Things to Do & Not to Do in a Flood
- Keep a battery-powered radio tuned to a local radio station and follow all instructions given. Be prepared to evacuate at a moments notice.
- Do not walk through flowing water. Currents can be deceptive; six inches of moving water can knock the average person off their feet.
- Stay away from downed power lines and electrical wires. Electrocution is another major source of deaths in floods. Electric current passes easily through water.
- Six inches of water will reach the bottom of most passenger cars causing loss of control and possible stalling.
- If your car stalls in a flooded area, abandon it as soon as possible. Floodwaters can rise very rapidly and sweep a car away. A foot of water will float many vehicles.
Property / Structure Protection
Before and especially in the hours prior to the threat of flooding:
- Move important papers, jewelry, clothing, collectibles and other valuable contents to upper floors or higher elevations.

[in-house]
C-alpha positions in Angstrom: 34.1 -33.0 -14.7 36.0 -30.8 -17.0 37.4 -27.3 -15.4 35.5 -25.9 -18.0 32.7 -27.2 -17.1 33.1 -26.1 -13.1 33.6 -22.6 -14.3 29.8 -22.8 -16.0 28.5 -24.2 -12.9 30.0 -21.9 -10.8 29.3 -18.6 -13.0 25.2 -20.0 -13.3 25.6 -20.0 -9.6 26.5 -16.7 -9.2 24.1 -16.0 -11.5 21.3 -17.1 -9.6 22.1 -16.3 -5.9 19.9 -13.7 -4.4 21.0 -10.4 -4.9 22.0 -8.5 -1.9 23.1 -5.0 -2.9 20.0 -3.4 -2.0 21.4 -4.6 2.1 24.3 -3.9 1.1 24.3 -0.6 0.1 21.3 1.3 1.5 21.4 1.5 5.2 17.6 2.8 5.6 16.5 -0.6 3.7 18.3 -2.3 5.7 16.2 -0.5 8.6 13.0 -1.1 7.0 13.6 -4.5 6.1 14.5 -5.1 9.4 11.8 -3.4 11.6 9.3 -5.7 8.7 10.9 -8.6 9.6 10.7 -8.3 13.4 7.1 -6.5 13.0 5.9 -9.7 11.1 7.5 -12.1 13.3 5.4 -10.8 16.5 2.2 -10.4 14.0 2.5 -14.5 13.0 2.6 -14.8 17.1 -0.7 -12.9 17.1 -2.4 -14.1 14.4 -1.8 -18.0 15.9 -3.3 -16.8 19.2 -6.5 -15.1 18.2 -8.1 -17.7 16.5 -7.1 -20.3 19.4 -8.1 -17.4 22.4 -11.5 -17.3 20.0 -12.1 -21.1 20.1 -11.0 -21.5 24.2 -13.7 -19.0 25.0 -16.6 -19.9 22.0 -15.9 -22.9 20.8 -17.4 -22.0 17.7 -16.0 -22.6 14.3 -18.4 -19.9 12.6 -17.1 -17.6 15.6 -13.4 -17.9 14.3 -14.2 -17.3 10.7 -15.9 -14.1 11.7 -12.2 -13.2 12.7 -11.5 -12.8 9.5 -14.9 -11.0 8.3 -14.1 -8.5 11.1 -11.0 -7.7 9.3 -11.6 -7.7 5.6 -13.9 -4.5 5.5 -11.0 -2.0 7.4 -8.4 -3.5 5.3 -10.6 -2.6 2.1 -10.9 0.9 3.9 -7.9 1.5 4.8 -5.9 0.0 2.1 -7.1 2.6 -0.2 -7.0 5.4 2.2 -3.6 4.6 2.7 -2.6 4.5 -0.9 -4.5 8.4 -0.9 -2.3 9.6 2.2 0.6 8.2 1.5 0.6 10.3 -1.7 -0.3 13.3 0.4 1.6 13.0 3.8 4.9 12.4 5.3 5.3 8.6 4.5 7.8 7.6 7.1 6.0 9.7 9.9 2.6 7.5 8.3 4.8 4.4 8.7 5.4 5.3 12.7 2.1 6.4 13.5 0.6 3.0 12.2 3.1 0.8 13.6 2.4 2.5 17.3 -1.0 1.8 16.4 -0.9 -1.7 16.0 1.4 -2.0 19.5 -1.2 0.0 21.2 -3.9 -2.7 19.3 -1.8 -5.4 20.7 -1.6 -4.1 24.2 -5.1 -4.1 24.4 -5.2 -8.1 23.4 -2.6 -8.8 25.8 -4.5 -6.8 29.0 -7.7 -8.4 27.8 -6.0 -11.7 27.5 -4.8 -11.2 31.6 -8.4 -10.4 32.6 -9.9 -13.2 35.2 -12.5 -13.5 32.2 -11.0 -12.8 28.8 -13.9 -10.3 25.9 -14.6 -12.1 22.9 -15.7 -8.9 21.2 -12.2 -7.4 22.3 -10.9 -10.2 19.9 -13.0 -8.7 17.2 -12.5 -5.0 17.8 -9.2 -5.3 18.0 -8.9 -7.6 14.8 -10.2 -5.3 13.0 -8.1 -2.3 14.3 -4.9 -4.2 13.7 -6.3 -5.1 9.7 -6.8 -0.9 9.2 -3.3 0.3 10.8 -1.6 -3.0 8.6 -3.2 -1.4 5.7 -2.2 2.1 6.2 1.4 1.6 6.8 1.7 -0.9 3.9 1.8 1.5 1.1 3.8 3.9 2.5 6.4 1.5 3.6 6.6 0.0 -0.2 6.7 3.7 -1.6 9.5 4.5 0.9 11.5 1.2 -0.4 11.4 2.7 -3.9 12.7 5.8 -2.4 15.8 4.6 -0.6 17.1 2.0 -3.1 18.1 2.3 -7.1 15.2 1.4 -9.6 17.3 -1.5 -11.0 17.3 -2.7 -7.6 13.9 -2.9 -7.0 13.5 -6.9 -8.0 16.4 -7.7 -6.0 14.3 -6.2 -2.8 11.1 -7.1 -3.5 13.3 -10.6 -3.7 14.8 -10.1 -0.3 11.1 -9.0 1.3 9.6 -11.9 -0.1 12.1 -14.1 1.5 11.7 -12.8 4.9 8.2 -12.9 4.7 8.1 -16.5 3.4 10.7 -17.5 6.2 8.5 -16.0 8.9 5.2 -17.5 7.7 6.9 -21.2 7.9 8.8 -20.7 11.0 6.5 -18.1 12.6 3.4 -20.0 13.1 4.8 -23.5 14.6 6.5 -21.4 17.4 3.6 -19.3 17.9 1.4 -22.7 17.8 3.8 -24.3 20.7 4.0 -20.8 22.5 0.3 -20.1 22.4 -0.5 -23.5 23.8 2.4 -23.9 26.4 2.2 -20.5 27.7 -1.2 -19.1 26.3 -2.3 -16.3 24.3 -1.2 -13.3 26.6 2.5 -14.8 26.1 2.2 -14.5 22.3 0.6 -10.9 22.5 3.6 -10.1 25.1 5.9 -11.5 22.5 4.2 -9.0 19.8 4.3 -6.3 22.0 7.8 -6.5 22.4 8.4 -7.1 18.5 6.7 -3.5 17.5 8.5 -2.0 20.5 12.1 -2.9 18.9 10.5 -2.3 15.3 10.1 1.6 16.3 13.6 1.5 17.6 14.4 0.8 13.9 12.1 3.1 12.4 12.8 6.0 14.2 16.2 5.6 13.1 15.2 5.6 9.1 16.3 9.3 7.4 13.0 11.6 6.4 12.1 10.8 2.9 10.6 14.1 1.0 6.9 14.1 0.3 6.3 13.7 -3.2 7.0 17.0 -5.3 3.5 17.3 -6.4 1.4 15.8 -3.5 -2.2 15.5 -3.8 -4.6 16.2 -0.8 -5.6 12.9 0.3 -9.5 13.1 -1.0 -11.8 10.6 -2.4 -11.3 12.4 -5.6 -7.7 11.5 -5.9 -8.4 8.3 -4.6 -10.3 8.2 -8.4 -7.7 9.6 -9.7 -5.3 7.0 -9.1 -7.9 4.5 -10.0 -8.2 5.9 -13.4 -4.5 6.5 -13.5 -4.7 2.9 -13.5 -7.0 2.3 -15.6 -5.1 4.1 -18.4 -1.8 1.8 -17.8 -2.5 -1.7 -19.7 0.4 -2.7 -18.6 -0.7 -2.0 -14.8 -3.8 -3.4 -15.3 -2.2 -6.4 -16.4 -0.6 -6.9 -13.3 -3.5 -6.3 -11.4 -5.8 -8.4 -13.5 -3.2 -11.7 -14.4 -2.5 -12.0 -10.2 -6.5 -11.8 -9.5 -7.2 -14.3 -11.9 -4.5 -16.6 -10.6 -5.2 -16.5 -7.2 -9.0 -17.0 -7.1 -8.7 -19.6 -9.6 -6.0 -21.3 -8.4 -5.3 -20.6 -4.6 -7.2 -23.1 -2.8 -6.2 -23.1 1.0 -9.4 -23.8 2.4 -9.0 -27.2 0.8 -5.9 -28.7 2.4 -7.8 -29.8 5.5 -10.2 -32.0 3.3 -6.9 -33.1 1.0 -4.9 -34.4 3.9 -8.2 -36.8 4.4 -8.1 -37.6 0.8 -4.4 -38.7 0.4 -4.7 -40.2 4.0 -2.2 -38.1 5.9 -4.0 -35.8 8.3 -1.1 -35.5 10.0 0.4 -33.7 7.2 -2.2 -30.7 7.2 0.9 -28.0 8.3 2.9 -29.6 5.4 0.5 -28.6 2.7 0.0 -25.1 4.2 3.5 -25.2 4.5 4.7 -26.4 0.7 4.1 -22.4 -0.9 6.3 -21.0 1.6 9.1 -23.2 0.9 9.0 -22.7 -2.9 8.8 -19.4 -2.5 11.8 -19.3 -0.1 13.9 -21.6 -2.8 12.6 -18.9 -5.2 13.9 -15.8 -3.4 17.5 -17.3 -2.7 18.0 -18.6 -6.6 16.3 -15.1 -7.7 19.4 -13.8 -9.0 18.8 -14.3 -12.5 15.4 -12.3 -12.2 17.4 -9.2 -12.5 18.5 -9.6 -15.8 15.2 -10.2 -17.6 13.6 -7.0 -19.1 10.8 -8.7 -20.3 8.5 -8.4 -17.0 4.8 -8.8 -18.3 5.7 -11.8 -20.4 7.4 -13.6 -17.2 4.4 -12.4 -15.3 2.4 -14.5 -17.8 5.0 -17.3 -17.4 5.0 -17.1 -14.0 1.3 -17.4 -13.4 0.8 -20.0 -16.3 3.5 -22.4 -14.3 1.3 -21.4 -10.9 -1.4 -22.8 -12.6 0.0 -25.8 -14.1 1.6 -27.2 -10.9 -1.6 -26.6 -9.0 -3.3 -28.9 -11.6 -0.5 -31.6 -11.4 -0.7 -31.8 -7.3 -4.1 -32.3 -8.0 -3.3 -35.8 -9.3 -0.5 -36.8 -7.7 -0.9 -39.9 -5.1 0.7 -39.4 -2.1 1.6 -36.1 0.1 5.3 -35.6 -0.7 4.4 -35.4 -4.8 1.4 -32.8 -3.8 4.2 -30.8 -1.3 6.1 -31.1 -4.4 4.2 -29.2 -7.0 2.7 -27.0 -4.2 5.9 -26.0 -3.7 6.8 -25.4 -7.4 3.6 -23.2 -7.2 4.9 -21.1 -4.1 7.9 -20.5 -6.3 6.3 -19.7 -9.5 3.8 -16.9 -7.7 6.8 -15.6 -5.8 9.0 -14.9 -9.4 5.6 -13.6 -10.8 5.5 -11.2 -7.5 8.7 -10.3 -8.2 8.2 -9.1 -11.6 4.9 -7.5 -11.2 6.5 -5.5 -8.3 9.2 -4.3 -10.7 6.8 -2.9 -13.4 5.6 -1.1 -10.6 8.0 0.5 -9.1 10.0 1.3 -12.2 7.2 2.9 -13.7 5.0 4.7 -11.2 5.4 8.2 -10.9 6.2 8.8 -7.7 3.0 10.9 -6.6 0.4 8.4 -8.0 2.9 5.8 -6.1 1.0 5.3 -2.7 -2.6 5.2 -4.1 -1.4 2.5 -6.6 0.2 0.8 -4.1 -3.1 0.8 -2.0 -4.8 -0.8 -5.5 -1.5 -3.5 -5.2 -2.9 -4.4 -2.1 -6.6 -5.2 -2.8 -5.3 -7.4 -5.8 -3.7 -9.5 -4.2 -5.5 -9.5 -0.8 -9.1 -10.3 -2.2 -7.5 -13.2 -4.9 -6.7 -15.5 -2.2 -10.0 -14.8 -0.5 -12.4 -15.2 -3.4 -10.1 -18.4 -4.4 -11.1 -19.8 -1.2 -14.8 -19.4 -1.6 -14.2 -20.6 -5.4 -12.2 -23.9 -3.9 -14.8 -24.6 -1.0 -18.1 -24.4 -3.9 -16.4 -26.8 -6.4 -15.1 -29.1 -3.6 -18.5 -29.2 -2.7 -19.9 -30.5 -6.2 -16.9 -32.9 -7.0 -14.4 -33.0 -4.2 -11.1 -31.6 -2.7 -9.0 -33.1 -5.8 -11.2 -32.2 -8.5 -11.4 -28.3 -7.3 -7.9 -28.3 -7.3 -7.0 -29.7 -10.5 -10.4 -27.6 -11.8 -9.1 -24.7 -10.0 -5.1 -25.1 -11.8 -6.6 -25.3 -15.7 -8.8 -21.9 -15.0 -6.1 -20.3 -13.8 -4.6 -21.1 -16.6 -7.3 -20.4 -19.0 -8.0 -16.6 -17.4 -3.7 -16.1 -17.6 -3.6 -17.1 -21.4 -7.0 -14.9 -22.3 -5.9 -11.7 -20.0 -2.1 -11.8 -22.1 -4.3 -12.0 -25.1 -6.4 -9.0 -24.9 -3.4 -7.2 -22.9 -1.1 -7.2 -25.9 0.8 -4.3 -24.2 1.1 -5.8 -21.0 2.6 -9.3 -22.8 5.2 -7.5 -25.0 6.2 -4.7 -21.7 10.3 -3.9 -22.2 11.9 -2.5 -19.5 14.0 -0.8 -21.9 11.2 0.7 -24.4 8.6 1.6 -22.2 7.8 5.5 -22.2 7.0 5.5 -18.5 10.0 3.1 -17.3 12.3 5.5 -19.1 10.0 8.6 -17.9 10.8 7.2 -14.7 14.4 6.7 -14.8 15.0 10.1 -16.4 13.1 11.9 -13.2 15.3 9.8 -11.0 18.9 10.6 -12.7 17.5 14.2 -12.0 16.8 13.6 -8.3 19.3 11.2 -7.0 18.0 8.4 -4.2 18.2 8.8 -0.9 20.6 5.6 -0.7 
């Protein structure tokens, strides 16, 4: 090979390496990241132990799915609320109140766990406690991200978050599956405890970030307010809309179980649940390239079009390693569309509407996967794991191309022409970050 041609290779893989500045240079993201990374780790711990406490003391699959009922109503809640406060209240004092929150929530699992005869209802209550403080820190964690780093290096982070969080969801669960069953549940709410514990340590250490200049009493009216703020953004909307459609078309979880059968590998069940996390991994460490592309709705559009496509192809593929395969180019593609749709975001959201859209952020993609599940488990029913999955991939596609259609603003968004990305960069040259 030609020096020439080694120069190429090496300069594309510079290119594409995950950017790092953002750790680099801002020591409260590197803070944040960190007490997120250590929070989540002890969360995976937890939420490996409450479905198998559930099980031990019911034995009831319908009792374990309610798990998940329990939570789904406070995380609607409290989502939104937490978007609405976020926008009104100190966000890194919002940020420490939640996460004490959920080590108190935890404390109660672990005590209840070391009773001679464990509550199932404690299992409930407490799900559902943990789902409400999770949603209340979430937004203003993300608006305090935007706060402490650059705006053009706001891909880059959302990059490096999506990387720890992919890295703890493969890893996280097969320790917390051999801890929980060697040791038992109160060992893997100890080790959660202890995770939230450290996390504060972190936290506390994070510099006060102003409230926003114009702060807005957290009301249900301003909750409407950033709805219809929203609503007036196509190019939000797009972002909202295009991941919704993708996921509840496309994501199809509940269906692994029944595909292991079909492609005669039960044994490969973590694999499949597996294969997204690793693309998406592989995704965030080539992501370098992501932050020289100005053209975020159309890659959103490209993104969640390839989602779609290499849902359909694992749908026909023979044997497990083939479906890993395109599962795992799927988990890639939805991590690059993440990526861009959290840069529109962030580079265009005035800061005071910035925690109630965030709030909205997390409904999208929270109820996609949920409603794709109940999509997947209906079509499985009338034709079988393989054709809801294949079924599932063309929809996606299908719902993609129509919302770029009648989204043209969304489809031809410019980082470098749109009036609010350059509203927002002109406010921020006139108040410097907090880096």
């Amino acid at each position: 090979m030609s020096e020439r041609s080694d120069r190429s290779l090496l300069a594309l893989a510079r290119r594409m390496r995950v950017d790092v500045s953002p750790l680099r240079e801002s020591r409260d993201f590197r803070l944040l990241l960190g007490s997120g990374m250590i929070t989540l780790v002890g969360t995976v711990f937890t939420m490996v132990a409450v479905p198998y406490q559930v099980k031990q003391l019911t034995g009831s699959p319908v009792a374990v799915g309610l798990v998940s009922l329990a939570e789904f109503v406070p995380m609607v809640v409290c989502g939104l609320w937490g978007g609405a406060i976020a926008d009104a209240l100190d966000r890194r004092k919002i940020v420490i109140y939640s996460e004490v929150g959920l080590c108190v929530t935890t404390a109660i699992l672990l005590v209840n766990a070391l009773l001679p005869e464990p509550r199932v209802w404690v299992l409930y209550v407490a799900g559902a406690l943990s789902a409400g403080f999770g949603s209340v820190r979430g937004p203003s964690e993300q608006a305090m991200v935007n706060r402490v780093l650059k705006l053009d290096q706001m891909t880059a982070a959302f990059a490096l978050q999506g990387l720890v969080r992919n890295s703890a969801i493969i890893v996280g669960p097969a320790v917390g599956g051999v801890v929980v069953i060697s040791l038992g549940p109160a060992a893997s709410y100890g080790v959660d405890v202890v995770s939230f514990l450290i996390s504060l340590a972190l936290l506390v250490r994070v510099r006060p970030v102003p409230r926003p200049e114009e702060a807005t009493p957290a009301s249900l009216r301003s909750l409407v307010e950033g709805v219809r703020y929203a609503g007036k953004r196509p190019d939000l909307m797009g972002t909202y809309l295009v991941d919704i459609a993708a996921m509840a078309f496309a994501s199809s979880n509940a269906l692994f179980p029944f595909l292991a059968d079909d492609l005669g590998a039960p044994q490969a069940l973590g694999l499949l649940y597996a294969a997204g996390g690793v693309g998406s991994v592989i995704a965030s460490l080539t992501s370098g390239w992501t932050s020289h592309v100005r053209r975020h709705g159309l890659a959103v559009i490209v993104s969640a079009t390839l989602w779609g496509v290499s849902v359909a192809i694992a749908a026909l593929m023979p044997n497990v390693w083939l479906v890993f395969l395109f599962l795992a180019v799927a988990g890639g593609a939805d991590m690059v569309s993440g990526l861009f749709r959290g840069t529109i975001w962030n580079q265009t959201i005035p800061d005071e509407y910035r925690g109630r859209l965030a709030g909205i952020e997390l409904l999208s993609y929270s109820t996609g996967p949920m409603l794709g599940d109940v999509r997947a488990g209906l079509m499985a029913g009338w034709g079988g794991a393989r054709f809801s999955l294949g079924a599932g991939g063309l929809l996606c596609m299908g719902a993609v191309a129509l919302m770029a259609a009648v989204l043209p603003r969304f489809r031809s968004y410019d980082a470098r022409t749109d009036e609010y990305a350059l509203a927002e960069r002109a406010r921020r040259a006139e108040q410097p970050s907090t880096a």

- Bring outdoor possessions (lawn furniture, garbage cans, tools and other moveable objects) indoors, or tie them down securely to prevent them from being swept away or thrown about.
- Furnaces, electrical panel boxes, washers/dryers and hot water heaters should be elevated or relocated to areas that are less likely to flood. Turn off utilities at the main switches or valves if instructed to do so. Disconnect electrical appliances. Do not touch electrical equipment if you are wet or standing in water.
Drainage System Maintenance
If your property is located adjacent to a creek or other waterway, please try to keep the banks and channel clear of debris. Any filling or dumping of grass clippings, branches, other types of yard wastes and trash can obstruct the flow of water or reduce the conveyance capacity, which could potentially cause flooding problems to upstream properties. If you observe any filling, dumping or evidence of past filling or dumping in any watercourse in the Village, please call the Public Works Department at 847-272-4711.